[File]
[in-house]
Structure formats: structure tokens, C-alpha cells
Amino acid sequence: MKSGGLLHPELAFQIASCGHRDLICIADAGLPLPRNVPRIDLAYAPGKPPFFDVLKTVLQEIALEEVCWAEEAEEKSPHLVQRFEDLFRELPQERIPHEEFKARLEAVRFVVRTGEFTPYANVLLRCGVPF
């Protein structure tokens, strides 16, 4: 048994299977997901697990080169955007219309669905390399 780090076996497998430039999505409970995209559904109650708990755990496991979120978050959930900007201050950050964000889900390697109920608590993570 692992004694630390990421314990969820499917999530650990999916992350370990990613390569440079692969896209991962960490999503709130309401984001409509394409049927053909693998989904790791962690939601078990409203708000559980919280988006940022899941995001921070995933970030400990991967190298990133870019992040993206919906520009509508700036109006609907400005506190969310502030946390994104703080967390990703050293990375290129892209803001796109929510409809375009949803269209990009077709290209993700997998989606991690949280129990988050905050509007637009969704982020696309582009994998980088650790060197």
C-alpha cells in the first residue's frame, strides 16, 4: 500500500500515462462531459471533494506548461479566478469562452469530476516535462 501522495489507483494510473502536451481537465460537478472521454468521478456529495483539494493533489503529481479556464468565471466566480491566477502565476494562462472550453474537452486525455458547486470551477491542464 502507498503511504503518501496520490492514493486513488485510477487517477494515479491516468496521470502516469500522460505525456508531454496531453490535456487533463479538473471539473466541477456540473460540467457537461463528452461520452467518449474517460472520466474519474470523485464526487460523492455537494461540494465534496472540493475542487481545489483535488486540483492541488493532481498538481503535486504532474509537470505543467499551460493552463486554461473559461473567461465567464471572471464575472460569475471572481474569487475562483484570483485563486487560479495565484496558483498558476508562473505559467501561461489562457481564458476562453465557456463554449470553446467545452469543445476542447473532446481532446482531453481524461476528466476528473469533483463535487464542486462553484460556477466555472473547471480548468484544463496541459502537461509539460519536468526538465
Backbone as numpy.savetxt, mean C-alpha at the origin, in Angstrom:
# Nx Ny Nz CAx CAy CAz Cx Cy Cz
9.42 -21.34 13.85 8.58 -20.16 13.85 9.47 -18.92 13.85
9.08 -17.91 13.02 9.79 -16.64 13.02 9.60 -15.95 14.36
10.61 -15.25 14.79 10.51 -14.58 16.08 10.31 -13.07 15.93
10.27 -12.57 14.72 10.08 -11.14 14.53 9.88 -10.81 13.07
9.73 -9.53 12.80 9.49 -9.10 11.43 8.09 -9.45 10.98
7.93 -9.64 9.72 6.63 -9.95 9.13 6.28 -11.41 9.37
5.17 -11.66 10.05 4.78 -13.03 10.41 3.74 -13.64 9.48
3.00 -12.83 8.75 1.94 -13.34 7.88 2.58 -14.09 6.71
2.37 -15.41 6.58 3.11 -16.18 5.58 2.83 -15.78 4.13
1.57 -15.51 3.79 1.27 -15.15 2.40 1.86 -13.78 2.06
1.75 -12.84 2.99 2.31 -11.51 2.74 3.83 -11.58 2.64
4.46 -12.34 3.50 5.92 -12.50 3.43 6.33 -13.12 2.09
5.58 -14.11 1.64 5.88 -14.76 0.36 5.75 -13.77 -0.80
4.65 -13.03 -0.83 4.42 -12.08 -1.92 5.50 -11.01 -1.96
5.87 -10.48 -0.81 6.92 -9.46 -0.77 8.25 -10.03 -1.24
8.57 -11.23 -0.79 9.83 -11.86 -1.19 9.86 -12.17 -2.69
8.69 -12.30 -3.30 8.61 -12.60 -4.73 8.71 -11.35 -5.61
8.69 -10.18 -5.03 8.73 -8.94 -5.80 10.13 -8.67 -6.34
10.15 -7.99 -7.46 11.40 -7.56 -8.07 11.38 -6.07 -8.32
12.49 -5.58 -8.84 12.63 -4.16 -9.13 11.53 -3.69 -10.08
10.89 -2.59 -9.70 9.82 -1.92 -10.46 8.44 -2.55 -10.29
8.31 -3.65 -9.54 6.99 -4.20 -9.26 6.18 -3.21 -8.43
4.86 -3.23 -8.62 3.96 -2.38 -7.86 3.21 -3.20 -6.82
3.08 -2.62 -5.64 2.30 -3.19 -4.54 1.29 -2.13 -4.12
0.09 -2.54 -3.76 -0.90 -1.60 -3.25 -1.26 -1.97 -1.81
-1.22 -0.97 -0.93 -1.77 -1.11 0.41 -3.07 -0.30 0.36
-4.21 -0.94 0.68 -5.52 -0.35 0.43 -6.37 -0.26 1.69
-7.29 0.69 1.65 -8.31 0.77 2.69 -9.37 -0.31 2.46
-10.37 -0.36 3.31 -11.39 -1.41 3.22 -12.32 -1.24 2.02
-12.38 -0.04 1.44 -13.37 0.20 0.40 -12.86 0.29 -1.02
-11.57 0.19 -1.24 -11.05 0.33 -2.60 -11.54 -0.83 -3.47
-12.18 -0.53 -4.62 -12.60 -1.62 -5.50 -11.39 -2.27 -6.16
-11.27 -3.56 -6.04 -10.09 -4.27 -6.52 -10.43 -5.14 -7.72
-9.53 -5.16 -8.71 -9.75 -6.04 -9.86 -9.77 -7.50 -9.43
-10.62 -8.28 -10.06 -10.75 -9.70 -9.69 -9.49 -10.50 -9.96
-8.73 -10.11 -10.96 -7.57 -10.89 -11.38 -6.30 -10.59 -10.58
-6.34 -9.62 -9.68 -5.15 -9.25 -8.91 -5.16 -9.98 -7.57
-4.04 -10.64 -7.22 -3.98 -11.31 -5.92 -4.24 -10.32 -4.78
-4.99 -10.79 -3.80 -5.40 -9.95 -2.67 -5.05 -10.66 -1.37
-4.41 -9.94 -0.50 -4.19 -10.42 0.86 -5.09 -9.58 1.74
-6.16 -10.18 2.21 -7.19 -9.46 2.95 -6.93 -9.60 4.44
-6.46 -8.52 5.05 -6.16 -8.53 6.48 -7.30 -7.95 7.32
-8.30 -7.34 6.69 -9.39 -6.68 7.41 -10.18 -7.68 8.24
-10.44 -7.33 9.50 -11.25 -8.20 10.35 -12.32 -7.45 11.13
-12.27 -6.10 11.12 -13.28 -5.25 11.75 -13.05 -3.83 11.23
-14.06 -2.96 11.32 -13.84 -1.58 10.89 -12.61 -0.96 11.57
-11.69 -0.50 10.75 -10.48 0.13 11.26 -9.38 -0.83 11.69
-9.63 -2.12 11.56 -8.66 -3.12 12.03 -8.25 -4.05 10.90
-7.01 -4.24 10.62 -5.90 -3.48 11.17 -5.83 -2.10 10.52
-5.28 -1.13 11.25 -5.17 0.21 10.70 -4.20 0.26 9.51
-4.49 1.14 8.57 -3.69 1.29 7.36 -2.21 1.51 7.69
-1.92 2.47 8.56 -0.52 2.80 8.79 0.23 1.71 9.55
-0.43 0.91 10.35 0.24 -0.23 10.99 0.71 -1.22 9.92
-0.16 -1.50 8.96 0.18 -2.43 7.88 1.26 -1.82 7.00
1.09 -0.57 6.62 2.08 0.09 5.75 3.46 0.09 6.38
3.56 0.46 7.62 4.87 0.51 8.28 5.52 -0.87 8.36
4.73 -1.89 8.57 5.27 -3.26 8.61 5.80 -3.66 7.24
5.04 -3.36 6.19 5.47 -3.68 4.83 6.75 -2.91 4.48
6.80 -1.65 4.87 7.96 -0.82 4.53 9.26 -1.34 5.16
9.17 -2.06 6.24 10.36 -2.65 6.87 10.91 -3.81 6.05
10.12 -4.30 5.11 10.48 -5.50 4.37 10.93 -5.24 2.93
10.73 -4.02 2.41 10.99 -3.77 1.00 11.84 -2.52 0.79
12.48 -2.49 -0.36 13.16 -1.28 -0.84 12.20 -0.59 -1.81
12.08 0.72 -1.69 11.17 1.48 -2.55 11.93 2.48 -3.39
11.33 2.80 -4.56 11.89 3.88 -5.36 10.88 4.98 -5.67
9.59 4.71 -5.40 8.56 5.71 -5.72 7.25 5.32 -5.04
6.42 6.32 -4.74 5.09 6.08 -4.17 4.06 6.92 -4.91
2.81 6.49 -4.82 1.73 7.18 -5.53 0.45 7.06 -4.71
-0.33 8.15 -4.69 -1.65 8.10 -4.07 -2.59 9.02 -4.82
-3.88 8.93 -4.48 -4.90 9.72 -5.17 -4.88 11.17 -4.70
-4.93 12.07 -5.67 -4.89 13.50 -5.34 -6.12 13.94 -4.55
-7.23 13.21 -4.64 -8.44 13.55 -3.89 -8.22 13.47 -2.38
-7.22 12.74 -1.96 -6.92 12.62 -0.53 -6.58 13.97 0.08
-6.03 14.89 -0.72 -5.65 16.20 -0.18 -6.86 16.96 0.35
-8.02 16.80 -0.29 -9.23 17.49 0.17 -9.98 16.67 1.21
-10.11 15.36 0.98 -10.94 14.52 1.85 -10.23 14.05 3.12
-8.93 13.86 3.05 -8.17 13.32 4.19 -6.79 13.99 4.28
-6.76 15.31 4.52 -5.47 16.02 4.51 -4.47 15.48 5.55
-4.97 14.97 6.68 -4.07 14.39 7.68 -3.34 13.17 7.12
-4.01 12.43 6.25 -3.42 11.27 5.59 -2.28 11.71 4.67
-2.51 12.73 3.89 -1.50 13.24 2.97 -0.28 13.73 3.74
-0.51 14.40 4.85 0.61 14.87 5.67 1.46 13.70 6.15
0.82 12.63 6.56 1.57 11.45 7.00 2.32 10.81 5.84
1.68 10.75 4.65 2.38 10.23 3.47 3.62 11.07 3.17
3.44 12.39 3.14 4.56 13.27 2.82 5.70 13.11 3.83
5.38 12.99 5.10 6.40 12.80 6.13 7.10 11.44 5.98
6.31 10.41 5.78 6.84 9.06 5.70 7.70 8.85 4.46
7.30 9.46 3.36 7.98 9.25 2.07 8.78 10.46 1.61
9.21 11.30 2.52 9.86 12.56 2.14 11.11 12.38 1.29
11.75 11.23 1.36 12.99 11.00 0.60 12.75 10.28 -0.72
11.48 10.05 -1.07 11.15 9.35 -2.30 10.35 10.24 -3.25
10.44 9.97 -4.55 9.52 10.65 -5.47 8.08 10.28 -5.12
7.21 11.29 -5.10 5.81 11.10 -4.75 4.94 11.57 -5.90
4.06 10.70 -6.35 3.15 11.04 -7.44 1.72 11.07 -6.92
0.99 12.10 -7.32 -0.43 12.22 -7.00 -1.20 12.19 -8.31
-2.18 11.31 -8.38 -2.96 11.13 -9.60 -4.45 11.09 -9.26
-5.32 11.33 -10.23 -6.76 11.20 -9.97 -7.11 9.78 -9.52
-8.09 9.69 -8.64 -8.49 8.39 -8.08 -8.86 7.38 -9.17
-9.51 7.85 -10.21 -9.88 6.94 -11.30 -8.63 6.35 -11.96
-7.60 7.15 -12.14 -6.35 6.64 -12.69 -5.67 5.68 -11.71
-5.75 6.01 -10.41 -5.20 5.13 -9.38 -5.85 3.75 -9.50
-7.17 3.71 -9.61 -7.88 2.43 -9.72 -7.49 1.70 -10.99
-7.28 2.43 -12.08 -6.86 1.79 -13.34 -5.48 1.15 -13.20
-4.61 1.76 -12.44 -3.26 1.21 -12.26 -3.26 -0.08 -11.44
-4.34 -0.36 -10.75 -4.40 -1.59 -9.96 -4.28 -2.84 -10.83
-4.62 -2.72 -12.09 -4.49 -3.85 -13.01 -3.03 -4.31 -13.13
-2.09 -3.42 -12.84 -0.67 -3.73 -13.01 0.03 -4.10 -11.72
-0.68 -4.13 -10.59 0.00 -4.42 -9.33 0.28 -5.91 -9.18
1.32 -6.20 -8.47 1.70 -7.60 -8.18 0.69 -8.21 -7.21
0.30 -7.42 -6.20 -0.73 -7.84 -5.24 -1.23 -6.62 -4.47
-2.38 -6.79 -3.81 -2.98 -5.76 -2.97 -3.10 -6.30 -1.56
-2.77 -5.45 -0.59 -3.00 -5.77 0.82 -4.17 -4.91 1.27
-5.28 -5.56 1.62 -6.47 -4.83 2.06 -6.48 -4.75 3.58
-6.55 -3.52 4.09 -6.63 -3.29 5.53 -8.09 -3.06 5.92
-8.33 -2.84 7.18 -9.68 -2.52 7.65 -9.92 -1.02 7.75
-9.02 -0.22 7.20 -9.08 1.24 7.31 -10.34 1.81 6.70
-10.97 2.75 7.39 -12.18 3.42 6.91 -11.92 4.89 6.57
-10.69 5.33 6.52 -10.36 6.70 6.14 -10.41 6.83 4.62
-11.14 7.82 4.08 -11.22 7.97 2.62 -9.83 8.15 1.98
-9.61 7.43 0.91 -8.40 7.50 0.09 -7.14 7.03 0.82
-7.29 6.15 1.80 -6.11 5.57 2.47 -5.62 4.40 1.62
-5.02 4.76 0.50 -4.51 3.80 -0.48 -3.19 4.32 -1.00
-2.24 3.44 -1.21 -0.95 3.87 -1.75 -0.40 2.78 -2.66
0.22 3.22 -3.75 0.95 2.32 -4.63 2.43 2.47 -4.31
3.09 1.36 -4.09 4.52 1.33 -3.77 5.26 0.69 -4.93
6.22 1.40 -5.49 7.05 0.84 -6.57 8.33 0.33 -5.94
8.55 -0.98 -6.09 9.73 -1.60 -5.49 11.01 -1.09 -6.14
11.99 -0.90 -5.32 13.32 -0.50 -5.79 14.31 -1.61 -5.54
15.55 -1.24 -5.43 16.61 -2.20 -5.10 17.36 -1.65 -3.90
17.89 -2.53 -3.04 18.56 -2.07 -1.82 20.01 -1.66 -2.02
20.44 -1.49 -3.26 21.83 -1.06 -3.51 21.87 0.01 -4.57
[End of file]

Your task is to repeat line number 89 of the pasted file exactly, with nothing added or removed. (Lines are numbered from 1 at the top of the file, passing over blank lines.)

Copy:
-0.51 14.40 4.85 0.61 14.87 5.67 1.46 13.70 6.15